The Sparrow remains unfilmed, after 15 years of sustained effort by people passionate about getting a movie adaptation produced. What’s the problem?

Here’s the conventional wisdom. There’s a big market for science fiction action movies, but despite the success of films like “Moon” and “Inception,” there’s no market for science fiction drama. As one insider told me, “Not even George Clooney could get anybody to go see  ‘Solaris.’”

Since 1996, when The Sparrow was published, there have been three screen adaptations of the novel. Two of them were commissioned by major studios for huge stars: Universal Pictures (Antonio Banderas) and Warner Brothers (Brad Pitt).  My friend  Karen Hall and I wrote a third screenplay, on spec. Our version was a close adaptation of the novel, and that is currently the only version on the market.

A few days ago, I heard from Michael Seitzman, who wrote the adaptation meant for Brad Pitt. When WB took a pass, the rights to his screenplay eventually reverted to Michael. He sent me a link to the asteroid mining venture that’s been in the news lately, and took that opportunity to ask what was happening with the Sparrow adaptation that Karen and I wrote.

My answer was, “Not a damn thing.” We still hope that director Scott Derrickson will find a way to make the movie, but as Karen’s agent said, “I love the story and the characters and the world and the philosophy and religion. However, I believe that Hollywood’s version of this would eliminate almost all of that.”

When Michael asked if I was willing to discuss permission to bring his adaptation to market again, I thought hard about what that might mean. In many ways, the Seitzman screenplay is clever and well-thought out. In the present market, his version of The Sparrow has a far better chance of getting produced than the Russell-Hall screenplay because his story skews toward action-adventure without totally losing what made the book work.

If I said yes to Michael, if he managed to sell his screenplay, and if a studio decided to make the movie [insert many additional ifs here] hundreds of jobs would be created. My own son is a film and digital media editor in Hollywood, so I know how important each new TV show or movie is to people in the industry. Hollywood productions are America’s most popular exports, and that’s not to be sneered at in today’s economy. Plus: the mere announcement of a movie option results in a flurry of publicity – that’s just about the only kind of advertising that a book can get these days.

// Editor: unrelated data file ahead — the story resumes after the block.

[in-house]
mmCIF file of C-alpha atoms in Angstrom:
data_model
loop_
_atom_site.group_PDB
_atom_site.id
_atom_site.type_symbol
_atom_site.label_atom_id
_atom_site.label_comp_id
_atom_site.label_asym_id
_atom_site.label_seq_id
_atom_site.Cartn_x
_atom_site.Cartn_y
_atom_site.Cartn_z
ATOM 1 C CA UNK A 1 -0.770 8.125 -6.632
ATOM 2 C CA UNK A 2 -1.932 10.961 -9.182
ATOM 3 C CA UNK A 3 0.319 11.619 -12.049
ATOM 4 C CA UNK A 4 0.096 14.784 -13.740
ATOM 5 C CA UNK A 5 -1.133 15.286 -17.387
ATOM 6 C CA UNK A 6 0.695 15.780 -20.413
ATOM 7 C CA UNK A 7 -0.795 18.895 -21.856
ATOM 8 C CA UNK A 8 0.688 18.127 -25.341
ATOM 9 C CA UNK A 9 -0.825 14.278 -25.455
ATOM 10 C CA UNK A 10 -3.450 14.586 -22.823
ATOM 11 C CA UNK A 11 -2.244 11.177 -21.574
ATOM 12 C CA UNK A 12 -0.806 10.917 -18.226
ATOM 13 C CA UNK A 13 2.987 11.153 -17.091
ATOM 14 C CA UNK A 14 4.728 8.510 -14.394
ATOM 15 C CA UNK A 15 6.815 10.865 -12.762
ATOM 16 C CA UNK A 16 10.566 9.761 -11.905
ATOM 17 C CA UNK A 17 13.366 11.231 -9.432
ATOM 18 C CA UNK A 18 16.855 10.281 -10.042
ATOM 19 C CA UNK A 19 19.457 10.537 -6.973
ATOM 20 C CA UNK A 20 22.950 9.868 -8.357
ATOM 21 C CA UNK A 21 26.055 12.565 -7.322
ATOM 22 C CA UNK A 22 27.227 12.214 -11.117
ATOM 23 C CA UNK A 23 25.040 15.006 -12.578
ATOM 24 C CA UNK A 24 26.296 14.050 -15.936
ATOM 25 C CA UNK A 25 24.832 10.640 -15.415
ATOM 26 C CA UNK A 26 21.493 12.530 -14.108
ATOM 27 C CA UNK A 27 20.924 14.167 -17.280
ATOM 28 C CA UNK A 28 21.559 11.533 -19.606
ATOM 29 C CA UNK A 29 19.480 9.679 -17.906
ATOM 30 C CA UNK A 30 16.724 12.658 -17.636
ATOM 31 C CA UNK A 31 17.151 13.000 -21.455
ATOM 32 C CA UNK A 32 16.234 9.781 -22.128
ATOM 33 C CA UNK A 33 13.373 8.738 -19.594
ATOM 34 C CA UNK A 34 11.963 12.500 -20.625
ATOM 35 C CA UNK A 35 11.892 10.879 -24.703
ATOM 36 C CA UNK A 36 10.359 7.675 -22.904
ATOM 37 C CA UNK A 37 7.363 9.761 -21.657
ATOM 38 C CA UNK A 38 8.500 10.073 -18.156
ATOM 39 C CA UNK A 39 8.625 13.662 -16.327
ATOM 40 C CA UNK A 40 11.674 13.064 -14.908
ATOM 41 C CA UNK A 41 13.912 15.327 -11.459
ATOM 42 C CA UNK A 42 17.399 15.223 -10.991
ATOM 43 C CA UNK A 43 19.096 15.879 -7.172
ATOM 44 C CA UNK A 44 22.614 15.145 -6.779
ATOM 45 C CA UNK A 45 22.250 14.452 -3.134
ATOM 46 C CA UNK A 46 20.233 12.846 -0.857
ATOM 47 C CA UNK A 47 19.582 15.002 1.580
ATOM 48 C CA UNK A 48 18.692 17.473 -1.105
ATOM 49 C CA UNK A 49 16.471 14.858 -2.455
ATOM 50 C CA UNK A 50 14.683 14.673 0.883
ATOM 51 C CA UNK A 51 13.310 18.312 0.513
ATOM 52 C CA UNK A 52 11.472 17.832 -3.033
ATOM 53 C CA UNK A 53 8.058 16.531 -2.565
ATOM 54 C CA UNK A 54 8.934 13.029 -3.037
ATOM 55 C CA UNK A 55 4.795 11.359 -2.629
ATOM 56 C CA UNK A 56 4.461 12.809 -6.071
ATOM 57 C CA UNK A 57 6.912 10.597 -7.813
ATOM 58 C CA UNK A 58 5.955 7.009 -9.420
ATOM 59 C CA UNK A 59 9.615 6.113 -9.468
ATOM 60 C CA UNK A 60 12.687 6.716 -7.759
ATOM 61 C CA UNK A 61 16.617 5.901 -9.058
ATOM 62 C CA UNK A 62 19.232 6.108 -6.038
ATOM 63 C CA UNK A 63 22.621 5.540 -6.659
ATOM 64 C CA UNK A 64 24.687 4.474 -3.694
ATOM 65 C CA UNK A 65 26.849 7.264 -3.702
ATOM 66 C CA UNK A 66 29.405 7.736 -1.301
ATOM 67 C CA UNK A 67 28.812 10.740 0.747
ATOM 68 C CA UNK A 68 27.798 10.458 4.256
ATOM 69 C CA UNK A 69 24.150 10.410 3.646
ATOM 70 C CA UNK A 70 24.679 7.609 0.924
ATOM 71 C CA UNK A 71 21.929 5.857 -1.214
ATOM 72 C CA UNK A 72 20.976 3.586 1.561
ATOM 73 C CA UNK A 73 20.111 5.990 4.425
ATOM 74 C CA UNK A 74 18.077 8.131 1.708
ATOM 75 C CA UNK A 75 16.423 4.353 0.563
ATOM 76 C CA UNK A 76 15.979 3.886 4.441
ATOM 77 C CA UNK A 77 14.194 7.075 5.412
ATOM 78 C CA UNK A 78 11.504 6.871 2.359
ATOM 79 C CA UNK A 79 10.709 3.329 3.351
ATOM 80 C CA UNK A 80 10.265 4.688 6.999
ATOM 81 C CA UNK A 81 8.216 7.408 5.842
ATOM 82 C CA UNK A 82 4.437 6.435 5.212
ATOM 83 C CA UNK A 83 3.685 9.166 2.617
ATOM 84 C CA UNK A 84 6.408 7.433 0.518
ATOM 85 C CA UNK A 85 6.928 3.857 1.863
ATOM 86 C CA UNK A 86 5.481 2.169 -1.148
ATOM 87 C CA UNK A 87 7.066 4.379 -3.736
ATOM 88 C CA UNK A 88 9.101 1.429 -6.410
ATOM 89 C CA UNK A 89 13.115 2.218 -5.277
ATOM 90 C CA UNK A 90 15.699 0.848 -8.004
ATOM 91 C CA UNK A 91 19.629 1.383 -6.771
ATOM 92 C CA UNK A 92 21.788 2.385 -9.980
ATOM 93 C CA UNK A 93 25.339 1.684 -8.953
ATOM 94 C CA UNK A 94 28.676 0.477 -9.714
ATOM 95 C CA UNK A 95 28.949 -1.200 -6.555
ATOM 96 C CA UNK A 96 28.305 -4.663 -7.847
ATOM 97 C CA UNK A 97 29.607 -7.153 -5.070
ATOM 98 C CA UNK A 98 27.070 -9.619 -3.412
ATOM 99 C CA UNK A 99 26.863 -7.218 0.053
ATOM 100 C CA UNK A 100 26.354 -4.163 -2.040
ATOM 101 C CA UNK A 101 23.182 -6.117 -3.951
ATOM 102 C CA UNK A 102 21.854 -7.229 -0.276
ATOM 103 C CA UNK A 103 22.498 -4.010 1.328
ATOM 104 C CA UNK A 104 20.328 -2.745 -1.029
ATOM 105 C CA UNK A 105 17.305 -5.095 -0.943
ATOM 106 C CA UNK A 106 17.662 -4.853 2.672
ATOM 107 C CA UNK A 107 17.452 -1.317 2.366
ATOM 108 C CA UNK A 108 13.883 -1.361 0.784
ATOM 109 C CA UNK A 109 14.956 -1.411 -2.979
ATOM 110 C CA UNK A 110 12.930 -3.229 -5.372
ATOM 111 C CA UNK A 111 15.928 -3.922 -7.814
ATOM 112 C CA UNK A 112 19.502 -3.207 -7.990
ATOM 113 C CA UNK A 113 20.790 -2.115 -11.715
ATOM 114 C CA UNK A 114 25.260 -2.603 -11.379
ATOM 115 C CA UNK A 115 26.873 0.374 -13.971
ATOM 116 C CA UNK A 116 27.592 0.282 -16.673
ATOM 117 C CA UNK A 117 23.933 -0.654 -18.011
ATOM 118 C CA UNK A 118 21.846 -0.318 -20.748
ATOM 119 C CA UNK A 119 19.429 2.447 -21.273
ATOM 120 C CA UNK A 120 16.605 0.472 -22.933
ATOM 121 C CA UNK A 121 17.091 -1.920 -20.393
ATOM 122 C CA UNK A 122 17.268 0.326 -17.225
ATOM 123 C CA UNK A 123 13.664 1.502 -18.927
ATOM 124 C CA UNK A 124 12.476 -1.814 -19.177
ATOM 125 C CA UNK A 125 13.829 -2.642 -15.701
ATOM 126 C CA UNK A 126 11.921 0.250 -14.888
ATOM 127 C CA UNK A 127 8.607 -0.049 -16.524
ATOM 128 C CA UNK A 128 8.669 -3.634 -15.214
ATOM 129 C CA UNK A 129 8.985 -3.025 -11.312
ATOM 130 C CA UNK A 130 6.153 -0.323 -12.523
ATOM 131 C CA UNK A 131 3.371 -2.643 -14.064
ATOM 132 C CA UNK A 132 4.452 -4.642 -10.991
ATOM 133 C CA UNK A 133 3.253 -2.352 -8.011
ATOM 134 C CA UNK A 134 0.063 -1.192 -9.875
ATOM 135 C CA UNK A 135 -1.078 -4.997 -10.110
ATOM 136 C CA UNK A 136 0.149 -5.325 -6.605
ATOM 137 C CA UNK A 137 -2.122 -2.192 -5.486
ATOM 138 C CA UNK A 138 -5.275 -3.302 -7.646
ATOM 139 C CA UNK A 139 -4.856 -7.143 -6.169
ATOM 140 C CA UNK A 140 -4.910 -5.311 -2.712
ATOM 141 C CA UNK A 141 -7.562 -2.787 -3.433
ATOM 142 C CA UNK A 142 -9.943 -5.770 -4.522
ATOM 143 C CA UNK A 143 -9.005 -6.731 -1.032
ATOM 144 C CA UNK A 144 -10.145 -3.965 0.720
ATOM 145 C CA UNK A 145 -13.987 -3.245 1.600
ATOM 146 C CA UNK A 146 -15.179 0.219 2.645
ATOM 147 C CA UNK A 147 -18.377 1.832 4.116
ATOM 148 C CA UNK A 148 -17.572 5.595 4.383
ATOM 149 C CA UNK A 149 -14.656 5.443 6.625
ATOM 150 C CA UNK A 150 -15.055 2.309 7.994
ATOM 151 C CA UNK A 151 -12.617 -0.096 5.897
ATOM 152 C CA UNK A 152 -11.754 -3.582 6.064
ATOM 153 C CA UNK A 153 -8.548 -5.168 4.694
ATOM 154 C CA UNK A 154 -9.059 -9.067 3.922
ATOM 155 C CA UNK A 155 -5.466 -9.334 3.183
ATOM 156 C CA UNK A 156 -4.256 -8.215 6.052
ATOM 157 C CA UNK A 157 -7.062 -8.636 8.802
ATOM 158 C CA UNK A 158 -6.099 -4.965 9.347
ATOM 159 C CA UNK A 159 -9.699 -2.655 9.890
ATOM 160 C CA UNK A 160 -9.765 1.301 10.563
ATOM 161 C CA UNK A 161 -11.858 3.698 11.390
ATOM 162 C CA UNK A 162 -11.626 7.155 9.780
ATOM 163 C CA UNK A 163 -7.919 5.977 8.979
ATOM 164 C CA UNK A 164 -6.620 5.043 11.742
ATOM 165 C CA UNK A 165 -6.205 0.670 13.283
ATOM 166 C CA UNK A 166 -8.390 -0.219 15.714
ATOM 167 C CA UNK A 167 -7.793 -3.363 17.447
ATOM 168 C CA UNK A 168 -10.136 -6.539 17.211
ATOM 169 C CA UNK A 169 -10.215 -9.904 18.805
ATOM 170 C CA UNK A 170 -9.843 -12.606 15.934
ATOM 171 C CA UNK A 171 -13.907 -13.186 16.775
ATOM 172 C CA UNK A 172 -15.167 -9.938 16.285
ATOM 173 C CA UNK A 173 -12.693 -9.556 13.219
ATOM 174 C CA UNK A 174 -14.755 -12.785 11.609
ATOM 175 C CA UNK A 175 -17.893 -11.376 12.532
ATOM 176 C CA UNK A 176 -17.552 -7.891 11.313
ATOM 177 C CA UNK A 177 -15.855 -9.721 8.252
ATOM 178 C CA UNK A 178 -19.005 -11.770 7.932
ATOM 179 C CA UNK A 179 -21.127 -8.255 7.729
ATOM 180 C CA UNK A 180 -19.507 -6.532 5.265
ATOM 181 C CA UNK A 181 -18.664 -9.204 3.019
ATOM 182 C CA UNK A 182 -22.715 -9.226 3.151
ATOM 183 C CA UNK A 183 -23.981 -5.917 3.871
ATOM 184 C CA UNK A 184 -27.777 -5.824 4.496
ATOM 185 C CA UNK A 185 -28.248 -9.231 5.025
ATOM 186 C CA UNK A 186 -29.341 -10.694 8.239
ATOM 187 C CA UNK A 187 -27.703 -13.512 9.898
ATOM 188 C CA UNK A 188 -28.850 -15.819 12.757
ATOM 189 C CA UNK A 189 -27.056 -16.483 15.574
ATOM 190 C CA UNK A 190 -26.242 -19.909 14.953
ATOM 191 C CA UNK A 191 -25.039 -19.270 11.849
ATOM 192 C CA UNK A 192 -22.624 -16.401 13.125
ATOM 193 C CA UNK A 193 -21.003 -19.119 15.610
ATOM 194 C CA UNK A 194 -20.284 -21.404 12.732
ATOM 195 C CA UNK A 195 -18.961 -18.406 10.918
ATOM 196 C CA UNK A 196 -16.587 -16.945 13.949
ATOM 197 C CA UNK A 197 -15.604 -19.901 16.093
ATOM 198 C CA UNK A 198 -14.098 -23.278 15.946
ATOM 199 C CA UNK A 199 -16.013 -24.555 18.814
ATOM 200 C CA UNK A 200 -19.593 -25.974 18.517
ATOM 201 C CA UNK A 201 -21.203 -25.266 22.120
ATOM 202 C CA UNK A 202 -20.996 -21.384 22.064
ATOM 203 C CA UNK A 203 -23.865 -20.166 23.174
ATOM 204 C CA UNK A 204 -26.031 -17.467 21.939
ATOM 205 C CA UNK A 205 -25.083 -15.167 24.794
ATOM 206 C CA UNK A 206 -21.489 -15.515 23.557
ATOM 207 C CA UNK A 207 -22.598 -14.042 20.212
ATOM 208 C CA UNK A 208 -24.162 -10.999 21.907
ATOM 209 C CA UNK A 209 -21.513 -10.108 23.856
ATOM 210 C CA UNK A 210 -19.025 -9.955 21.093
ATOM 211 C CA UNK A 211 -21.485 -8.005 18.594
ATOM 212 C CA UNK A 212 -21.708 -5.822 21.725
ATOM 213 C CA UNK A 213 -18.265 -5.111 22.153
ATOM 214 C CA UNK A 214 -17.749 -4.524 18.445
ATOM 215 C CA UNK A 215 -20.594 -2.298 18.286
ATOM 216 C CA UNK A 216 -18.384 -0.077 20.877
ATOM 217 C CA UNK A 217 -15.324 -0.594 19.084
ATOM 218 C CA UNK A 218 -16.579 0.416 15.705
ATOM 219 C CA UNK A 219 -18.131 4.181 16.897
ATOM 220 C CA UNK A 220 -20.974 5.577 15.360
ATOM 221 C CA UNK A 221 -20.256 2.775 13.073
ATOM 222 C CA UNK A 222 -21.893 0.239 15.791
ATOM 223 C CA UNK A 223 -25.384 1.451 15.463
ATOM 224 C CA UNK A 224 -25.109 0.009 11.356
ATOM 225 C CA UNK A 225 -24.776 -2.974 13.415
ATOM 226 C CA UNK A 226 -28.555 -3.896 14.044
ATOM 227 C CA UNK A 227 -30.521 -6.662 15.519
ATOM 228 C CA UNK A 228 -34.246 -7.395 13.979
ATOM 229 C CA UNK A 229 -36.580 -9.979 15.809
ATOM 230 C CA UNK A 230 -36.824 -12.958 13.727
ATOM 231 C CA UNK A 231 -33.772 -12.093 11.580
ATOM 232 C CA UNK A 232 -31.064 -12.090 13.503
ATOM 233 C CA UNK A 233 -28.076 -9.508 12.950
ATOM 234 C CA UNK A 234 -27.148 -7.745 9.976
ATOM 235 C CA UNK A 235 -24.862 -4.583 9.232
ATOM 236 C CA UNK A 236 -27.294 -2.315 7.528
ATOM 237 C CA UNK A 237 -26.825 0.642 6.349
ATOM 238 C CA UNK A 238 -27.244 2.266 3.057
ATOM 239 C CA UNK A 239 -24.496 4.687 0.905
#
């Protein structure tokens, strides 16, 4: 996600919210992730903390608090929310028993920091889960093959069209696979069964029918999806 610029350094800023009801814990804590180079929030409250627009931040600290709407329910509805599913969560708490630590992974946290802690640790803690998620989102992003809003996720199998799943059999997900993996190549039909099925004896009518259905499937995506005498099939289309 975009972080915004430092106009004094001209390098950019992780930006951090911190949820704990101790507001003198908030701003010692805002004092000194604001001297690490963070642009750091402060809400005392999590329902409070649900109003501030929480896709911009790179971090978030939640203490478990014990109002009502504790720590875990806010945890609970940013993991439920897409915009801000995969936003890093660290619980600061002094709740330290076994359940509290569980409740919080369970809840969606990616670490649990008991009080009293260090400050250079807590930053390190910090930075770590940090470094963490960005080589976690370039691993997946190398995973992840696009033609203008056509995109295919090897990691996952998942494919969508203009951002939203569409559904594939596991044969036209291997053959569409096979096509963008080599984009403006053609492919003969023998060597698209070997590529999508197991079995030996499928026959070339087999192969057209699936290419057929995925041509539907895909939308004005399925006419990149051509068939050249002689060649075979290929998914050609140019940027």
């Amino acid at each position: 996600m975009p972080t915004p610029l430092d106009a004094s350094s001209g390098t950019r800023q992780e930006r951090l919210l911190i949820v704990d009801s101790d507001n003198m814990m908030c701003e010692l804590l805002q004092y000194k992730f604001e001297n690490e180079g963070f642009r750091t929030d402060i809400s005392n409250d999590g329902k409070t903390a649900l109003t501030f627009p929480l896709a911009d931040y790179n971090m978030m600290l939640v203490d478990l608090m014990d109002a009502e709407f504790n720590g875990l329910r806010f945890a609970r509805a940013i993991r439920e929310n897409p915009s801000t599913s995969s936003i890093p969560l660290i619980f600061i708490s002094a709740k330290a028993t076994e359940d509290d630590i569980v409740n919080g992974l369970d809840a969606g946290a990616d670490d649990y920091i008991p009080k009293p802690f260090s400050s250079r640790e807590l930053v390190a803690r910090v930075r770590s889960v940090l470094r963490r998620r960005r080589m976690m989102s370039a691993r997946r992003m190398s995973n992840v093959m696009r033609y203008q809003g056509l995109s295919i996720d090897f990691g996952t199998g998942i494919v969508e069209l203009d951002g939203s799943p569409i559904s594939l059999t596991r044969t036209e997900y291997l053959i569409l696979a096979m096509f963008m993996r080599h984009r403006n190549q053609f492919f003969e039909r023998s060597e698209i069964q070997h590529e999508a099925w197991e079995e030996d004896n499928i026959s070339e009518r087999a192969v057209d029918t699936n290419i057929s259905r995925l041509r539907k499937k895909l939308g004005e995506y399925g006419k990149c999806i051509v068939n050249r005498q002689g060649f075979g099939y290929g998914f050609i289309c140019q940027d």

So I did not simply cry, “Get thee behind me, Satan!”

What I kept circling back to was this: every few days, I hear from a new reader who has been profoundly moved by The Sparrow, or from someone who rereads it yearly. Many people have told me that The Sparrow is their all-time favorite book. No one is more surprised than I, but no amount of self-deprecating humor can change the fact that readers around the world have an intimate and important connection to a novel I wrote 20 years ago.

So I have turned Michael’s request down. I did not consult with anyone before I did so. I didn’t tell my agents, or ask my son, or talk to my husband. This was a personal decision, made from the heart.

Michael’s adaptation made sense in the context of what Hollywood is likely to buy and/or produce, but it changed too much of the story for it to be satisfying to the many readers who genuinely love that novel. And I don’t want to spend the rest of my life apologizing to people who would feel betrayed by a screen adaptation that didn’t face up to the central issues of the story.